Futures markets again were lower overnight;
- Chicago wheat July contract down US9.5 cents per bushel to 429.5c;
- Kansas wheat July contract down 5.75c to 397.75c;
- Minneapolis wheat July contract down 3.25c to 517.25c;
- MATIF milling wheat May contract up 0.5 to 185.25/t
- Corn July contract down 11c to 353.25c;
- Soybeans July contract down 14.5c to 812.75c;
- Winnipeg canola July contract down C$0.80/t to C$437.70/t;
- MATIF rapeseed August contract down €1.50/t to €362.50/t;
- Dow Jones down 138.97 points to 25828.36,
- Crude oil June contract down 0.42 to US$61.70 per barrel;
- AUD up to 0.6996,
- CAD up to 1.3454
- EUR up to 1.1226.
Once step forward, 3 back – markets dealt with severely as we drift into the weekend and the looming deadline for the next round of tariff increases. You can feel the exhaustion in the wires as the will-they-wont-they negotiations drag on. Clearly the market thinks the latest round of talks will prove to be a dead rubber – pile on huge Russian and EU production and ignore the end-of-days type rainfall in the US.
The US is in danger of becoming an island in this market and its conceivable that US futures find a reason to rally while the global FOB markets break. The planting delays in corn and the weather damage in SRW and, increasingly HRW cant be underestimated. Looking for anecdotal years to this and 2013 stands out, for corn at least. The US couldn’t plant a little over 8 million acres but, in the week equivalent to this in the planting calendar the window opened up and the US farmer put in 45 per cent of the corn crop over 7 days. This seems unlikely based on todays forecast. Yes there is a small gap but its quickly followed by another 2-8inches across much of the corn and wheat belt.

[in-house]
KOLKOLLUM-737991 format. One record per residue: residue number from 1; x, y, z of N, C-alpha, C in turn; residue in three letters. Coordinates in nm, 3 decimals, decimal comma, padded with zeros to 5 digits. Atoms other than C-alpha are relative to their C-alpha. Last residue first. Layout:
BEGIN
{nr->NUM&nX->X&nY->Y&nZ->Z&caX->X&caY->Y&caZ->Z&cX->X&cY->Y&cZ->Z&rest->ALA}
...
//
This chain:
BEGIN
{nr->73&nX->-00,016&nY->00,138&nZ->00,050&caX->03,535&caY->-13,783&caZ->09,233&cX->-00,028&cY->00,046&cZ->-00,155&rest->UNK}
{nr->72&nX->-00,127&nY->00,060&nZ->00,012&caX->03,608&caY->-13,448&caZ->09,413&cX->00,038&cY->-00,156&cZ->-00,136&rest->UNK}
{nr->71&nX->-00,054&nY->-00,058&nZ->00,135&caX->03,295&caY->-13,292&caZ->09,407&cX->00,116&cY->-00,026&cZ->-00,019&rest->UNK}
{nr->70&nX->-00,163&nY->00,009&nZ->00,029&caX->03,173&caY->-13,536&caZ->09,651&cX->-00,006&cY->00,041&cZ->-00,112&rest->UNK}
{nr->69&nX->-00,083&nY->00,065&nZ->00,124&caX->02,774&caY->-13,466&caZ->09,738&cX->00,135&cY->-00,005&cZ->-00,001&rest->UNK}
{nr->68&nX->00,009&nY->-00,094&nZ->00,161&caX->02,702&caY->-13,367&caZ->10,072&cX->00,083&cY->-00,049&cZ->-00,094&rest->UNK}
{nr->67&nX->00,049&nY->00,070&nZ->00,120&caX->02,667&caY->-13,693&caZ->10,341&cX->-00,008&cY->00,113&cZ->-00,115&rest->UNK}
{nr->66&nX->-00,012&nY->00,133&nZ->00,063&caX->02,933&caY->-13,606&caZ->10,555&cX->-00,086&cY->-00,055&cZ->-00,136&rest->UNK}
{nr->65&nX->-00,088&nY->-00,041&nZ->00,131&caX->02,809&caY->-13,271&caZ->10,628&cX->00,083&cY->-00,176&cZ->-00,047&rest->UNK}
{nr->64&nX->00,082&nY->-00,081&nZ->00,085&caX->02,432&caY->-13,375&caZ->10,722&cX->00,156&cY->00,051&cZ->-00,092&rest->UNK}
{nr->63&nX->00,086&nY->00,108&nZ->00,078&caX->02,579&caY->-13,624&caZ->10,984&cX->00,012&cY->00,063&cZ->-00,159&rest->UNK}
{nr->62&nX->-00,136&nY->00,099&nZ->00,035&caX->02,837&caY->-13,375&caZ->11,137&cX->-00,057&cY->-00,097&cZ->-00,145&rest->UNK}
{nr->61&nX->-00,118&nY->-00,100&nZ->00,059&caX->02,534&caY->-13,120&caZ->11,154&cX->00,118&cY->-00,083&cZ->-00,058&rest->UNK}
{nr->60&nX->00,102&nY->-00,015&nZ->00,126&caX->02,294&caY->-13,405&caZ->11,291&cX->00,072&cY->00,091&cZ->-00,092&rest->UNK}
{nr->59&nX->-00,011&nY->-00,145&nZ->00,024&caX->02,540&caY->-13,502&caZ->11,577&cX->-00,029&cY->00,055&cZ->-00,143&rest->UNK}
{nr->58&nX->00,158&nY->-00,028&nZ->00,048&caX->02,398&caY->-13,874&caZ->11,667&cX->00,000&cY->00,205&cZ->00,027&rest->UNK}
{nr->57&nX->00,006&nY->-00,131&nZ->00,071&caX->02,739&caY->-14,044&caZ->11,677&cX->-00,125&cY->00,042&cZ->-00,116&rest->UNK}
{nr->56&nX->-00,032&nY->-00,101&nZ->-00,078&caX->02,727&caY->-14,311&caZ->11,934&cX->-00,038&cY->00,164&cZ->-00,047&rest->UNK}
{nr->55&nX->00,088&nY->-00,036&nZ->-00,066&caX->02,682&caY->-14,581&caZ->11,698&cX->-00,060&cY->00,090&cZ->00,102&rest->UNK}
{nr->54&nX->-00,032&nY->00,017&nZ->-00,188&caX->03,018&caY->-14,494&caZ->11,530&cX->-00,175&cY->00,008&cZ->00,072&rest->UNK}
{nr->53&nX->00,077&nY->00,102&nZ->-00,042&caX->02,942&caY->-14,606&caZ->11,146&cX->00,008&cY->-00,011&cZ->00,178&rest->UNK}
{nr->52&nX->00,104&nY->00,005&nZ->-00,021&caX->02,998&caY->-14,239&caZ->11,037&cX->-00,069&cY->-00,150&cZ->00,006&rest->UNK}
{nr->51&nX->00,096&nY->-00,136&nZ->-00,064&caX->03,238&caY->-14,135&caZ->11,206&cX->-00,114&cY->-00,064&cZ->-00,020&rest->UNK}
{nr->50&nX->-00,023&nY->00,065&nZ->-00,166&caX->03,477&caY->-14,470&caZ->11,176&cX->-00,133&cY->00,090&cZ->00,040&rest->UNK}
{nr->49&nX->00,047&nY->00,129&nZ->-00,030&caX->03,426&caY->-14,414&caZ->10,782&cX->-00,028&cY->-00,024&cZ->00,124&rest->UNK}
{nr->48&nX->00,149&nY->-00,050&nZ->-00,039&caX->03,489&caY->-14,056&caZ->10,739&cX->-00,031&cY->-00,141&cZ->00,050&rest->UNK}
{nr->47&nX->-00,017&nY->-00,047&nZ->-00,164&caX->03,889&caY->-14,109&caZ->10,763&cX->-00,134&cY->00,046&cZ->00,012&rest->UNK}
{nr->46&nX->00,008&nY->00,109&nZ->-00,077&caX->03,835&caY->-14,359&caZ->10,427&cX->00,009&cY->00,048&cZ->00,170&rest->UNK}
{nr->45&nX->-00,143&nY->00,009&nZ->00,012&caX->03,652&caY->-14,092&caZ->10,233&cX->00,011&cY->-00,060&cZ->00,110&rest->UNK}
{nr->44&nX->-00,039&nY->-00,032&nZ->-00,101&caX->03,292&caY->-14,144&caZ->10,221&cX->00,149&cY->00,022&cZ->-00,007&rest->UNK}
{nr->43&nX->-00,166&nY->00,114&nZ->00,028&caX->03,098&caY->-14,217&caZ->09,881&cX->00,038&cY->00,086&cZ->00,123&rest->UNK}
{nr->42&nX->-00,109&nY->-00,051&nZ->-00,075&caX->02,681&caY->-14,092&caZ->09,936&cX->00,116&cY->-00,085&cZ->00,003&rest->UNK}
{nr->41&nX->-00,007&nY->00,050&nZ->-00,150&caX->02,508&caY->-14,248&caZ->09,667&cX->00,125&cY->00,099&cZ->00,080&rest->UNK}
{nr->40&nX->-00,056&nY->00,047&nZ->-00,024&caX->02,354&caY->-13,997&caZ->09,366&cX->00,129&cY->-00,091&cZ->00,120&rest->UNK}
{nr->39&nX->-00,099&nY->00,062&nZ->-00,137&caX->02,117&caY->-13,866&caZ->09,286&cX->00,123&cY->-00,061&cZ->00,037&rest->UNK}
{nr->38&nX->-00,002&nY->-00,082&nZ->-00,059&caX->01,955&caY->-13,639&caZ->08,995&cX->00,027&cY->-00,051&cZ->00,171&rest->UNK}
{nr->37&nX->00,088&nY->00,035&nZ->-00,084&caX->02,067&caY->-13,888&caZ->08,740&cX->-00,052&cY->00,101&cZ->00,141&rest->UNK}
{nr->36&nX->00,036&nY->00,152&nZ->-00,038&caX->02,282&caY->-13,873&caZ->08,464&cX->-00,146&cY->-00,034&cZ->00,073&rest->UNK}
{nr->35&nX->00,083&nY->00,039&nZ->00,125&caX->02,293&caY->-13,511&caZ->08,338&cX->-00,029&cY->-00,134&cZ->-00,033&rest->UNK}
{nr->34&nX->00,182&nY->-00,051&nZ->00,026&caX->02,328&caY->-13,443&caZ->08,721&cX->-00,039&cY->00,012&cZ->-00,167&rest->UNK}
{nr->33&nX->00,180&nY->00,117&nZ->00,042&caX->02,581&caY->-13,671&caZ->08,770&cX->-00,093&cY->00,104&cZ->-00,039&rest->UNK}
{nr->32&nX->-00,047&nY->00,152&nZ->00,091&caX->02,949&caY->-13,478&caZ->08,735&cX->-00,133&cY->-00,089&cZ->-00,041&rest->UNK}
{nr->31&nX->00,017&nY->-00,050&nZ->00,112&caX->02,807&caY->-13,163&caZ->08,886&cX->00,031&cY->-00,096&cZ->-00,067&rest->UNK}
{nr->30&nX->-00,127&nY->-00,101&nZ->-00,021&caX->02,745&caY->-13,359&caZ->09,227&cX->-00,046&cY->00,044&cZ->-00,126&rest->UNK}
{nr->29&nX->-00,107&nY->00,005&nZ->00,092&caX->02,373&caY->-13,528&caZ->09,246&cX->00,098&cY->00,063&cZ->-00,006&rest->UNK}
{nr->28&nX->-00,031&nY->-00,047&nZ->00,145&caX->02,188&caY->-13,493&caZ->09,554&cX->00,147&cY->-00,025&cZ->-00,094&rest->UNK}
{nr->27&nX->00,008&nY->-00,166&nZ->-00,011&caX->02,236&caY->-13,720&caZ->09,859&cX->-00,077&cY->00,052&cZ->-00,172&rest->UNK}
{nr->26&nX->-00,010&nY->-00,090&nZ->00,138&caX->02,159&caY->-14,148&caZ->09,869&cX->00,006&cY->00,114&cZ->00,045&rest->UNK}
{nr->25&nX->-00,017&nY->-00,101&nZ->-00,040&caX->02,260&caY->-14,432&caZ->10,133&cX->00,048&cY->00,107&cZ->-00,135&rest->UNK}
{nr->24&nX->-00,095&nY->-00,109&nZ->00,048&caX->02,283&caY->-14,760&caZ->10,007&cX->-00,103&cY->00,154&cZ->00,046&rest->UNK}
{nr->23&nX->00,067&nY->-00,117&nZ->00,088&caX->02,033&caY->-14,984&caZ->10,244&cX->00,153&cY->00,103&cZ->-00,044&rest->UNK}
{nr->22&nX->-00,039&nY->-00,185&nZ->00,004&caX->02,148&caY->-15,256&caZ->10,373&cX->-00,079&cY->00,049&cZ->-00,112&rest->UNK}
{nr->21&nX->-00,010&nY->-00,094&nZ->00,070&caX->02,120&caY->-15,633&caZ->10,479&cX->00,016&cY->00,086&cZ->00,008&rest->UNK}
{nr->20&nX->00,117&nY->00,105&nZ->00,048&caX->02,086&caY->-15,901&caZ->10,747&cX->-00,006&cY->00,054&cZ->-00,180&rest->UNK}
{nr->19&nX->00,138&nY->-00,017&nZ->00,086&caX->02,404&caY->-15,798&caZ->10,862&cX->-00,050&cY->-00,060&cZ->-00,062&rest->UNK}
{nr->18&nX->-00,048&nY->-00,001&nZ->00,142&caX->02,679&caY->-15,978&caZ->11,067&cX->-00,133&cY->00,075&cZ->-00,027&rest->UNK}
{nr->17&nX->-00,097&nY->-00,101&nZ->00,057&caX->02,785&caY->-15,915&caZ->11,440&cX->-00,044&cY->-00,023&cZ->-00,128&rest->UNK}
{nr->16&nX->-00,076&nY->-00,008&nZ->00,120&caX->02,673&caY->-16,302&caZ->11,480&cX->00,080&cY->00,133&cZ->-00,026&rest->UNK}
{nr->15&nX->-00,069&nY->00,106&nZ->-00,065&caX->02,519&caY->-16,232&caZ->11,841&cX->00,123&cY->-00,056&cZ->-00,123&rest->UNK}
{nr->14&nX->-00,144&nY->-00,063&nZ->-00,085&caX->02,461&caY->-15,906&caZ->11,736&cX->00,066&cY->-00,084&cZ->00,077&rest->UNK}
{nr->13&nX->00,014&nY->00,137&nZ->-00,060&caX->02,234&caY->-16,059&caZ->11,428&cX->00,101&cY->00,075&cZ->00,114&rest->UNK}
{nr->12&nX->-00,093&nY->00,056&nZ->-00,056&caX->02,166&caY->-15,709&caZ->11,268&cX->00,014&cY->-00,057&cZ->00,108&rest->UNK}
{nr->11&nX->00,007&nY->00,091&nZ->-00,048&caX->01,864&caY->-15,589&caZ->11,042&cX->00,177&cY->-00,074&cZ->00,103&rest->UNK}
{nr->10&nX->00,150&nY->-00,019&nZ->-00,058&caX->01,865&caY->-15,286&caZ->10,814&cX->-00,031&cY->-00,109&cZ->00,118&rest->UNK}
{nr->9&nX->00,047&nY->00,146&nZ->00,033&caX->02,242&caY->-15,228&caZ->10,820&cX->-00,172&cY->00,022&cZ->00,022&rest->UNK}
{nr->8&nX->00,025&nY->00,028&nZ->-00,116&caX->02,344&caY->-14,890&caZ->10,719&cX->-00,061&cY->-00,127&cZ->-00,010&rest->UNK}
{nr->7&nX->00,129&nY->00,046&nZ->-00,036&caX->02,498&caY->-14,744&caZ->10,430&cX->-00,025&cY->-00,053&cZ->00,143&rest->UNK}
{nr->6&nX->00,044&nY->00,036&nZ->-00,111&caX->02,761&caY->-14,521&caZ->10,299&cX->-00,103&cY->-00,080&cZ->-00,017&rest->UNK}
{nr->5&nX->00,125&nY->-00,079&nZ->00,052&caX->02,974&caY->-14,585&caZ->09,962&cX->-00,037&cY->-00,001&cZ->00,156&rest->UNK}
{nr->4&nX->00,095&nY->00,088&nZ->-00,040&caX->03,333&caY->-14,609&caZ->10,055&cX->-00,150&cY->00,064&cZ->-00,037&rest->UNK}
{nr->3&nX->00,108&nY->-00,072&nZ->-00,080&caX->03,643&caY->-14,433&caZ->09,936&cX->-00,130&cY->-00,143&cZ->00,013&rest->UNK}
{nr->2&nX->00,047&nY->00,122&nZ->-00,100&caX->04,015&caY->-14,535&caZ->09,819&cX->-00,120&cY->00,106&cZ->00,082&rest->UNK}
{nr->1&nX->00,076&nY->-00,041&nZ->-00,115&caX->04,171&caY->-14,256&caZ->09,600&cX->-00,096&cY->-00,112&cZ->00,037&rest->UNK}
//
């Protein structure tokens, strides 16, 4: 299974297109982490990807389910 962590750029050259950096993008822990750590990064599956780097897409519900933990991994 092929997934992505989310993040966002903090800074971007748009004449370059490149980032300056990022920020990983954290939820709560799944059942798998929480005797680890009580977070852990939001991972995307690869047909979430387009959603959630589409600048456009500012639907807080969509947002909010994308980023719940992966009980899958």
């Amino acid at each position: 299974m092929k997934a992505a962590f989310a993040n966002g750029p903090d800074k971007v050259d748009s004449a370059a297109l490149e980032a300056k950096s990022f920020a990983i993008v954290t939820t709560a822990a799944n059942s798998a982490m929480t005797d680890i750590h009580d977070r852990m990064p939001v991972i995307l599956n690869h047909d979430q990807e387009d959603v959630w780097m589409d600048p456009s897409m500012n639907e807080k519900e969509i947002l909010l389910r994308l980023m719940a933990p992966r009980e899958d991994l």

Internationally however, the realisation of a 80-plus million tonnes Russian crop and massive EU production continue to weigh on values. Russian fob (free on board) values are now mid USD$180’s which creates some interest given that, historically, the Russian grower will start to throttle supply should values fall under USD$180/t fob. Certainly not definitive but a good reminder that this huge crop is not a surprise and values have been doing the work to seek out the consumer.
Domestically more rains for Victoria overnight/yesterday. Most of Vic now has had a good/great opening with some more moisture built into early next week. At the same time the WA outlook is disturbingly devoid of moisture – basically nothing is in the 14-day outlook which puts us into the second half of May – still time but there will be areas desperately needing a drink. Old crop markets are quiet at best. Import margins from WA have moved negative but, for the moment at least, there is ample domestic supply on the east coast. July forward becomes a tug of war between the massive northern hemisphere crop and an east coast balance sheet that still needs imported WA/SA grain.
Source: Lachstock Consulting